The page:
31 October 2012
Yesterday, Professor Peter Hughes delivered the final address in the “100 Years Perspective” series which the Institute of Public Administration NZ and the Ministry of Culture and Heritage sponsored to mark the centennial of the enactment of the Public Service Act 1912. Professor Hughes’ topic was “The Present and the Future”. He wrapped anecdotes around many of the themes developed previously by John R Martin and Professor Jonathon Boston.
He contrasted the Social Welfare Department that he joined in the 1970s with the Ministry that evolved from the reforms of the 1980s, and looked to imminent legislative changes to facilitate a whole of government focus on delivering outcomes if public services are to be truly effective.
The picture he painted of the “old Public Service”, classification centric, regimented by departmental policies and constrained by a ubiquitous application of the Public Service Manual probably had less impact than intended as many in the audience served under that “old Public Service”. Prof Hughes acknowledged as Prof Boston had done previously, that the changes of the 1980s were not necessarily making a better contribution than had been delivered by that unified, apolitical, career based, professional model.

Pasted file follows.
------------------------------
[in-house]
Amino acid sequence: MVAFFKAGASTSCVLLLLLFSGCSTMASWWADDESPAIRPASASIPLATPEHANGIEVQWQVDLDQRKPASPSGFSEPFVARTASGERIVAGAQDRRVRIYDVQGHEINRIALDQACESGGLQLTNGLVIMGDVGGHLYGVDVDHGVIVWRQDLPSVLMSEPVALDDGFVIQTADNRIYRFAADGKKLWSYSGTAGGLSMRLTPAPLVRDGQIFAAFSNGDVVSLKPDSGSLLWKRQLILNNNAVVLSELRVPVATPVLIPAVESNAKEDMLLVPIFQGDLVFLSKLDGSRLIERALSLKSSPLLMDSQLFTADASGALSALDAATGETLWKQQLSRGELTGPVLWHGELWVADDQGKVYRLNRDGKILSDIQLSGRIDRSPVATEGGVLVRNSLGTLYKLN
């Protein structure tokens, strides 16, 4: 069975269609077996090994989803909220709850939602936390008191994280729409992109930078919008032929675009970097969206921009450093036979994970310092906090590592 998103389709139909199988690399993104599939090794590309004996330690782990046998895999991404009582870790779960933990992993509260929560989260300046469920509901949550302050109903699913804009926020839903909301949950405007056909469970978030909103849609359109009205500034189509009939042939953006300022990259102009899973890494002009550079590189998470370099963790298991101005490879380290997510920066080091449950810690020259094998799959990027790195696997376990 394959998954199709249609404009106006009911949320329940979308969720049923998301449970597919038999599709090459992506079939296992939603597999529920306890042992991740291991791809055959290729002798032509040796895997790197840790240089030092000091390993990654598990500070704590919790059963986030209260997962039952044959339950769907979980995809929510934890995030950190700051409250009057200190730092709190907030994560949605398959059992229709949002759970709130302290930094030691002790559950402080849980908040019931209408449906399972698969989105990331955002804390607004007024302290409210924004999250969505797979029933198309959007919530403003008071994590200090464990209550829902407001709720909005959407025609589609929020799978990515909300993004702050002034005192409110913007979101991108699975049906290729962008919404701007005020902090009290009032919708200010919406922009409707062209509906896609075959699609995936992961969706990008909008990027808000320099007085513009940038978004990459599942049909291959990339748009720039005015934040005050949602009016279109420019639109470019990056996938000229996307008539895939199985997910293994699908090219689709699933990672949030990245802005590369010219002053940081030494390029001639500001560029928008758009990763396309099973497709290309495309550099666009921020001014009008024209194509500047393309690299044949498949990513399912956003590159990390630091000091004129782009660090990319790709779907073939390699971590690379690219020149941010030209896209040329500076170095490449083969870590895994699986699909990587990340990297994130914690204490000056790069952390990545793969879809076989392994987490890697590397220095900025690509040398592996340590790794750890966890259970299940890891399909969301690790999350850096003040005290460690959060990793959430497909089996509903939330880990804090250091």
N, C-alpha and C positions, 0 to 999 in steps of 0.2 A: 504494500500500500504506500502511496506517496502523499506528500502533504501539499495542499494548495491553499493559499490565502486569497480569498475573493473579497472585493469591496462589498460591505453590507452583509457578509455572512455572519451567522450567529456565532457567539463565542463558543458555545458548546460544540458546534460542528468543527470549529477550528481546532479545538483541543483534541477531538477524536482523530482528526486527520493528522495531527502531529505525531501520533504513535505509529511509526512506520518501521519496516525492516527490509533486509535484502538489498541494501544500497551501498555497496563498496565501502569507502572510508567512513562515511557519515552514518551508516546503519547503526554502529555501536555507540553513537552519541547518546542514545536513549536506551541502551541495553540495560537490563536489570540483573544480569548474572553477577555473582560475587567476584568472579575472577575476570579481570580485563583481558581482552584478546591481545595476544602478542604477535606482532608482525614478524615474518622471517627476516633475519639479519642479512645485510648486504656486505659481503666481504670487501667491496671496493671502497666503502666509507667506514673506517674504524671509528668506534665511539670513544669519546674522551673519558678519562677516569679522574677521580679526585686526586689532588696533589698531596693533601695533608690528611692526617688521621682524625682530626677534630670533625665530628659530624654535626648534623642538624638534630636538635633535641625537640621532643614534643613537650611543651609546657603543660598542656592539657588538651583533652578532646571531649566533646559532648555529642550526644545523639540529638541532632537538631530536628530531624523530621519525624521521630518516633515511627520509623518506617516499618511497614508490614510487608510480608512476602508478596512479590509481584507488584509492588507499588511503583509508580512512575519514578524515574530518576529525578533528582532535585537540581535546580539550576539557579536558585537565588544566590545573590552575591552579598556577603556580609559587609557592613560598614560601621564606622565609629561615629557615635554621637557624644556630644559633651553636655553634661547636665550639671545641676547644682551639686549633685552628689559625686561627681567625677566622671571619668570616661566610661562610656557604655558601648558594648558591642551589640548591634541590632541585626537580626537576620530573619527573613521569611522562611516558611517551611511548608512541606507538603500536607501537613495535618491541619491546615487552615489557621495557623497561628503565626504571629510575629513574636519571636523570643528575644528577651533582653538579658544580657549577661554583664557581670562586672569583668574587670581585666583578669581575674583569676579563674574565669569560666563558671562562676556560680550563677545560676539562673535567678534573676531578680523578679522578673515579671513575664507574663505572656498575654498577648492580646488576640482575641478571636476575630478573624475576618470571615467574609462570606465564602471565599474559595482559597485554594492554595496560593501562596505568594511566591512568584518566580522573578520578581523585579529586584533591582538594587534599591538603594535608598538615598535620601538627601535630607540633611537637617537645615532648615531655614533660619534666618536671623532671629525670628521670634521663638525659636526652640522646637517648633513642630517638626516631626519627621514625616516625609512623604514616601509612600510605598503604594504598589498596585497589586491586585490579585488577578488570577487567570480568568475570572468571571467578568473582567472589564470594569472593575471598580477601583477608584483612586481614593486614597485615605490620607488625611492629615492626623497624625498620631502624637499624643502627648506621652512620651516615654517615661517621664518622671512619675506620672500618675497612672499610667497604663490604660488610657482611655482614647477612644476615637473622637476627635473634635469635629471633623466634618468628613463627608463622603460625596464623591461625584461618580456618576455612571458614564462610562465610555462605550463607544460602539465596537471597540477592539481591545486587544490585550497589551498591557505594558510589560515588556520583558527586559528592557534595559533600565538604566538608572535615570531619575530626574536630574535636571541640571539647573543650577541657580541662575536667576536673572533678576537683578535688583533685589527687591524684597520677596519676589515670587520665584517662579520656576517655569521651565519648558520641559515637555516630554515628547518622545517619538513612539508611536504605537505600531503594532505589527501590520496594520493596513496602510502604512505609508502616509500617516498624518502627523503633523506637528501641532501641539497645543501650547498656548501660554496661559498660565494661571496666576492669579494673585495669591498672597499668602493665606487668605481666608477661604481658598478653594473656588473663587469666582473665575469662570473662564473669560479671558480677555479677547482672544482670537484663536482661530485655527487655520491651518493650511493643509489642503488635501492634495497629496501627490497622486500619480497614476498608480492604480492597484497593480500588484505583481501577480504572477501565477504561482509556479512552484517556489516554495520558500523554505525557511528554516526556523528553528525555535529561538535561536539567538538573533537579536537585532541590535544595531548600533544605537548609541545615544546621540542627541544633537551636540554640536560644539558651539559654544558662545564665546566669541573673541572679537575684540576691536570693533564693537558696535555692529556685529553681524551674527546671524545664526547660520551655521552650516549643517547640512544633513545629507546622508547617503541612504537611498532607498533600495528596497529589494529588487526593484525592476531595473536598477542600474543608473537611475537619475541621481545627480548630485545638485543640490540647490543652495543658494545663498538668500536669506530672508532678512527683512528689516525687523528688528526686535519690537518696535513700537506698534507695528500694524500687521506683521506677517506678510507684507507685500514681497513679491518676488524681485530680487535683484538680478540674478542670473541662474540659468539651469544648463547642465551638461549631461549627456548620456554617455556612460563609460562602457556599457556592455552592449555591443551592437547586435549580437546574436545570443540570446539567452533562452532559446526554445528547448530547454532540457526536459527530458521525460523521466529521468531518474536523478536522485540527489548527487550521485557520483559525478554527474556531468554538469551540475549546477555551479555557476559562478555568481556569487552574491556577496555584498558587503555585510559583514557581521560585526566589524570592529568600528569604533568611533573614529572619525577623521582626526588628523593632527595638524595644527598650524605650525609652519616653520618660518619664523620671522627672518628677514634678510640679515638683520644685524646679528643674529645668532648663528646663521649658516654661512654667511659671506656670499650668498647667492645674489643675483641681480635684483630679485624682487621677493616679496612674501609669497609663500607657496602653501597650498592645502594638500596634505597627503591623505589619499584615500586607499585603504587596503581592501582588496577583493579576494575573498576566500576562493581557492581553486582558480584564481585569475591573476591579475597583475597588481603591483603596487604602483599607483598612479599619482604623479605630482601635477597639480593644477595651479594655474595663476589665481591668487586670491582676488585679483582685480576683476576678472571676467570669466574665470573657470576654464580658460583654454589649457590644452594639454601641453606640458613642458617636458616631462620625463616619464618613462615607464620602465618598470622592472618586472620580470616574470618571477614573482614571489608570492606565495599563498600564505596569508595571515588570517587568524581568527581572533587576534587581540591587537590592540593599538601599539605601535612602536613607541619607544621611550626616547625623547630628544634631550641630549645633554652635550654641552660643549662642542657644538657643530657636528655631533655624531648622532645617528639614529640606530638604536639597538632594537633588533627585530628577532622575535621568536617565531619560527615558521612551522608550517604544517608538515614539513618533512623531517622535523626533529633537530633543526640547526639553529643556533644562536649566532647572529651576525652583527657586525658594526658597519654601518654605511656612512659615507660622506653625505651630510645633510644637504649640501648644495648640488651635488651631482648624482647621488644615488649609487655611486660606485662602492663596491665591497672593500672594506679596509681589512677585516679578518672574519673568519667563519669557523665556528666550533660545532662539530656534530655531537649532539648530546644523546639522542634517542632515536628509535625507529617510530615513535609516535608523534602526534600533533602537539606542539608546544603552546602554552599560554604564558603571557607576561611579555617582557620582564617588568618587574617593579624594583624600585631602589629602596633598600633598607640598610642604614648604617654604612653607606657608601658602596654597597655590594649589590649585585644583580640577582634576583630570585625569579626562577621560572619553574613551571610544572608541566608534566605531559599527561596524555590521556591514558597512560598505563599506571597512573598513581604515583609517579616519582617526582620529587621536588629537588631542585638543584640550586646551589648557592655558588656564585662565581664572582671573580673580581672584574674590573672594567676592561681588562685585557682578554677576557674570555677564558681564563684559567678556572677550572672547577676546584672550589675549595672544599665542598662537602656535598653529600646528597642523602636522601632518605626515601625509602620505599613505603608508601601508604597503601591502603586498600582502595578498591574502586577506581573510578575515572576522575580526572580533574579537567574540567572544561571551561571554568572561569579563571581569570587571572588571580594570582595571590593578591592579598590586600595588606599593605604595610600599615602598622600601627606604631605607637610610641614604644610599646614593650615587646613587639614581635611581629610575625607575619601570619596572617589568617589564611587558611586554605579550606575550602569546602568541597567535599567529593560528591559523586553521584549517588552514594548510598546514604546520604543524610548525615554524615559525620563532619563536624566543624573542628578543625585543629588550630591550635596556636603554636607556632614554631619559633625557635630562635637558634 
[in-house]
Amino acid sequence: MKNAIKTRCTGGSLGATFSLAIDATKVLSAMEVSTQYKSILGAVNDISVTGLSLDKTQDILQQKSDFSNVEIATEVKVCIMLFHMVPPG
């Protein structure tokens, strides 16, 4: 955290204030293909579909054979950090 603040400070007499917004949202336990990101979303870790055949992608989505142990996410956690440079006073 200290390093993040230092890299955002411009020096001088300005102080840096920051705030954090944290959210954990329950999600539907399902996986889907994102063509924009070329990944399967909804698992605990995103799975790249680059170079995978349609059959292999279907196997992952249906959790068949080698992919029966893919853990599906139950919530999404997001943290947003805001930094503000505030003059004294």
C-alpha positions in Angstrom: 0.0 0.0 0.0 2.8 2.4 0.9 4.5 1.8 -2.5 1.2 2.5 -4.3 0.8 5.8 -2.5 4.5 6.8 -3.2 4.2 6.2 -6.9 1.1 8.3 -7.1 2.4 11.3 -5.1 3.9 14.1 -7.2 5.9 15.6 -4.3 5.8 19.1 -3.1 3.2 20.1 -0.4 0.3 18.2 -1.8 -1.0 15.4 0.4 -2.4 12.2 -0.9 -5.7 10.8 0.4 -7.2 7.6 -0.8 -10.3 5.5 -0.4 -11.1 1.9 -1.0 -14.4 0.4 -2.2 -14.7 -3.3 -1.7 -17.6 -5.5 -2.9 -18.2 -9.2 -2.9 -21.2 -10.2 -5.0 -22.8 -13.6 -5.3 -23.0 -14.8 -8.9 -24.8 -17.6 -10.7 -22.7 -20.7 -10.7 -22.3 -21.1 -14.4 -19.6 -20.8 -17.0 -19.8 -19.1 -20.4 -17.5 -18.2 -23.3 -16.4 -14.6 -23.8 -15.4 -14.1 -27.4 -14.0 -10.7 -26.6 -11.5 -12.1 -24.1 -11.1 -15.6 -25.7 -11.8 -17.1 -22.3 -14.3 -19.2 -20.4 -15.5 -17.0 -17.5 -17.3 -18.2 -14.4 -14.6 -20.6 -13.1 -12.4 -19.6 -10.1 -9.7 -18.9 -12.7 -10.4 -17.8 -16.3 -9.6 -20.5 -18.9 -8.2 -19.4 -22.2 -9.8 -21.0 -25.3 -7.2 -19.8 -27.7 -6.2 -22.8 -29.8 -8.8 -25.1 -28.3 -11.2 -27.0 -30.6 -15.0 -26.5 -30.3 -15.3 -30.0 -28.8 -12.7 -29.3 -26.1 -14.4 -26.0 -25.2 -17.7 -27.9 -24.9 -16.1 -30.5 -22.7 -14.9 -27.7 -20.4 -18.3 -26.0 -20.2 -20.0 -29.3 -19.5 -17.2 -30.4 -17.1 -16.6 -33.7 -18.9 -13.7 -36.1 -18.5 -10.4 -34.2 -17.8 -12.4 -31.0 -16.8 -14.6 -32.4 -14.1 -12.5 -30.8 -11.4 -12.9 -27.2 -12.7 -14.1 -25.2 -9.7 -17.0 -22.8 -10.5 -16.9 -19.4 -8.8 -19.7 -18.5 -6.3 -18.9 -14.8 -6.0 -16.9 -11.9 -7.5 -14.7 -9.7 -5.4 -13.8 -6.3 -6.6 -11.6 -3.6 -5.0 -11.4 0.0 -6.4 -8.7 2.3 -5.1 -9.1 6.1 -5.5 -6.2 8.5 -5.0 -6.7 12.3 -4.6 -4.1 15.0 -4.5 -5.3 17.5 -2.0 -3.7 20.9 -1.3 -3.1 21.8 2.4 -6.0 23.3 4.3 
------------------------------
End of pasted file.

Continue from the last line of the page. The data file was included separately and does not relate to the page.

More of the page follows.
The New Public Management reforms of the late 80s created the capacity to address public and political dissatisfaction with agency performance and to focus on service delivery – although the suggestion was that some departments were challenged in identifying precisely what their outputs were and what their purpose should be.
The attention given over the last 25 years to service delivery, on outputs with insufficient focus on outcomes, has defeated aspirations held for the New Public Management reforms. Belatedly, Better Public Services commitments were stimulating the essential connection between service delivery and pan sectorial outcomes.
Proposals now before Parliament would legislate a framework to consolidate this outcome focus. Prof Hughes is enthusiastic about the progressive enhancement of government that will result.